- Field studies – A researcher observing a user using the product in their natural environment rather than a lab to remove testing biases
While research should set the foundation for any UX design process, it doesn’t end there. Research continues throughout testing and after a product goes live.
2. Problem Statements
After conducting their initial research, UX designers write a problem statement to identify and frame the scope of the problem. This helps to set a direction early in the design process to keep the team focused. Problem statements should address:
- What the problem is
- Whom it affects
- When and where it happens
- Why it’s important
When writing a problem statement, resist the temptation to jump into solutions—stick only to the challenge. Keep it concise, no more than three sentences. This statement is an important touchstone for design teams as they move forward into prototyping without bias toward a particular solution.
Here’s an example problem statement for an eCommerce company:
During checkout, customers abandon their shopping carts at a rate of 40% during the final review window, which shows selected products with a new total, including shipping, fees, and tax. Customers may be frustrated because they didn’t understand the fee structure or shipping costs earlier in the process. This damages customer trust and can lead to lost revenue.
Once design teams have focused on the design problem they want to address, they can begin brainstorming solutions. A prototype is a simple mockup of a concept or product.
The first step of prototyping is wireframing, a very basic layout draft that can take place on pen and paper or in a design tool. Designers use brainstorming exercises like Crazy 8’s to sketch out many possible solutions in a short timeframe. User flows are another useful exercise to map out solutions.
Design software like Figma, InVision, or Adobe XD allows UX designers to create everything from simple wireframes to high-fidelity mockups. Designers can add color, typefaces, and even interactive elements like clicks and animations to give a realistic snapshot of how a product will work.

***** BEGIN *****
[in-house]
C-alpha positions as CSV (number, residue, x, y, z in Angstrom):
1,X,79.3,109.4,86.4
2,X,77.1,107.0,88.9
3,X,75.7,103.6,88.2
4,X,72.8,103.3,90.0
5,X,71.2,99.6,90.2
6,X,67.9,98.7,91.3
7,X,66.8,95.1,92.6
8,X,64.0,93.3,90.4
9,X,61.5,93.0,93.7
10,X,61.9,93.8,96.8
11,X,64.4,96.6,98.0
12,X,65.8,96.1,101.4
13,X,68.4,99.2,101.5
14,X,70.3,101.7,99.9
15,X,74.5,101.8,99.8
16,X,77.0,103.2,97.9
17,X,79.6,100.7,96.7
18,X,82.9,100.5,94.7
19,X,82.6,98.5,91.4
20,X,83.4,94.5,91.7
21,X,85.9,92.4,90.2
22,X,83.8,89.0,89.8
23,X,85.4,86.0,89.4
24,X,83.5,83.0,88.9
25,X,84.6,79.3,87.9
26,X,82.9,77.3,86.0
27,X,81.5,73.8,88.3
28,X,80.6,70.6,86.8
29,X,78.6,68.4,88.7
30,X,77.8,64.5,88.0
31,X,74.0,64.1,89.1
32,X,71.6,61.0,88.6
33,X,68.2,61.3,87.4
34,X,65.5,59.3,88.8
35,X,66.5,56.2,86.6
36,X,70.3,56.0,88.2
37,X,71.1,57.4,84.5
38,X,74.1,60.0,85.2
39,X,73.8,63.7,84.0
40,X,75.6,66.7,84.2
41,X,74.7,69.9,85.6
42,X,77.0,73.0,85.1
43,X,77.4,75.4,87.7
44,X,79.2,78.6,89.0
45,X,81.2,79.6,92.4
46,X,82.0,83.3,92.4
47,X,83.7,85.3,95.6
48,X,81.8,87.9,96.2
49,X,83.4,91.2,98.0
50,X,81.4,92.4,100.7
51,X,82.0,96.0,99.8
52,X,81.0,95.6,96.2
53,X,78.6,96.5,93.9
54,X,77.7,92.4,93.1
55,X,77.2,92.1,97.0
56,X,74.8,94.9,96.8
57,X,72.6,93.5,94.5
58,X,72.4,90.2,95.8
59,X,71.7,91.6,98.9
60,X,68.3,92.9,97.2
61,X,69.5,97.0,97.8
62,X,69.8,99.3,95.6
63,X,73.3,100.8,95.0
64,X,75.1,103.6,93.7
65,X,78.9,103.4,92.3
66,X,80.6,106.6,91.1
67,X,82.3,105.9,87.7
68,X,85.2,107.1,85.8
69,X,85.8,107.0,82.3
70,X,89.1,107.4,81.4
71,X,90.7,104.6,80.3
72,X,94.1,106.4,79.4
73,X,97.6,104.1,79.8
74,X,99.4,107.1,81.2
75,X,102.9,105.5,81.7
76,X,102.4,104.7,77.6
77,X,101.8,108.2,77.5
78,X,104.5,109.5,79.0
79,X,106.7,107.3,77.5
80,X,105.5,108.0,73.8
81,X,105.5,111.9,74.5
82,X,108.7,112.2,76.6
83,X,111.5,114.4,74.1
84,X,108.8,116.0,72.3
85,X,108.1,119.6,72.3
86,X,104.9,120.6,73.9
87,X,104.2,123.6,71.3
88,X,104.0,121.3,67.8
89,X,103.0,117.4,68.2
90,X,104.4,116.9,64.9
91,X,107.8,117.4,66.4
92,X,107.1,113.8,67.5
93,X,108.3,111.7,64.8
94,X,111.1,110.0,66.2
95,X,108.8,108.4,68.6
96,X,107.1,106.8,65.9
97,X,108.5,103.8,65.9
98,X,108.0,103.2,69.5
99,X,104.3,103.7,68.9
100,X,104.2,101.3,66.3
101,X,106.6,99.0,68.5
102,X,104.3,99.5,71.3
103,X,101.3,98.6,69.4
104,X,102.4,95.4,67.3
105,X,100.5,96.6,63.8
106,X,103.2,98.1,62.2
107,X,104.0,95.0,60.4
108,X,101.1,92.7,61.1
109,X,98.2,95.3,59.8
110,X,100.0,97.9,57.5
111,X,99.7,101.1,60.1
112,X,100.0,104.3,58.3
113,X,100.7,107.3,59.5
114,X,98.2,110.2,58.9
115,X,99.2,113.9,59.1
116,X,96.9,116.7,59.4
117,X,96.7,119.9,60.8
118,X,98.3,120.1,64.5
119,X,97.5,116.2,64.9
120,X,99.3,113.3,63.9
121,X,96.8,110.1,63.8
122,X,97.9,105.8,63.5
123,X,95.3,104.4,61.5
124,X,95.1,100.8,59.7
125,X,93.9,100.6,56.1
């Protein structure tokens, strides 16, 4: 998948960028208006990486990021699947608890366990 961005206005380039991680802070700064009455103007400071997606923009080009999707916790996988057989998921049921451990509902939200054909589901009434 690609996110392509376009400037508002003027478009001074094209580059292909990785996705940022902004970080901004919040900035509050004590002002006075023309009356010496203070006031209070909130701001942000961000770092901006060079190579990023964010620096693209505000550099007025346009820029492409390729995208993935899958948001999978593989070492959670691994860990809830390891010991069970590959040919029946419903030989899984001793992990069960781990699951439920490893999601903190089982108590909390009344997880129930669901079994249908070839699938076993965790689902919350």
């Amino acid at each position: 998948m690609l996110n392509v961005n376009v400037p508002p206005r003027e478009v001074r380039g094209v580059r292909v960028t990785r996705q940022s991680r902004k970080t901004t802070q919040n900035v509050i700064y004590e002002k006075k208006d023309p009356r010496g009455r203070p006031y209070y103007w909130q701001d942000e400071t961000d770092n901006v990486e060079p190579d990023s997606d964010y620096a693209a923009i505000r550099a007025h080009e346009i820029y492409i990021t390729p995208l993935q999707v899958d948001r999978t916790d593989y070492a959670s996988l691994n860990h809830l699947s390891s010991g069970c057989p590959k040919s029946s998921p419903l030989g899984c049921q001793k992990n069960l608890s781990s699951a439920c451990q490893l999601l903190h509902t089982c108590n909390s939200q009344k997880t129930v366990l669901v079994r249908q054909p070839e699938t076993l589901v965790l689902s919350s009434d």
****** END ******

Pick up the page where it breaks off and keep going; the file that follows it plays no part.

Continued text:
By creating an inexpensive model of the product, designers can gather feedback, try variations, and get buy-in from funders or other stakeholders before sending a product to develop.
Once a prototype is created, designers can move into the testing phase. Testing is an important part of product validation, checking whether a product addresses users’ needs and pain points. Validation removes part of the guesswork from the design process.
There are many ways to validate an idea or assumption, depending on the amount of time and money you can invest in the project. Here are some of the most common strategies used to validate ideas and prototypes:
- Quality assurance (QA) testing ensures that all the functions and links in a prototype or product are working as intended
- Usability testing lets companies test a prototype or product in real-time. UX designers may ask users to complete a task on a website and see what percentage of users can do it and how long it takes on average. Usability tests can also include qualitative interviews to gauge users’ reactions to a product design.
- A/B testing runs tests on two versions of the same page. This allows designers to see if one way of solving a problem is more successful than another.
Different methodologies, such as Waterfall and Agile, determine when and how often testing will take place. One common thread in successful UX design is that the design process is iterative—test, adapt the design according to what you learn, and test again.
What happens if you skip this step? Launching a product or feature without user testing and validation can lead to customer frustration and high abandonment rates.
Learn the UX Design Process and Become a UX Designer
UX design integrates human-centered design principles to make any product more meaningful, relevant, and valuable to users. It’s also a fast-growing, exciting career path for both young graduates and career changers alike.
To learn more UX design fundamentals, sign up for General Assembly’s next free Intro to UX Design workshop.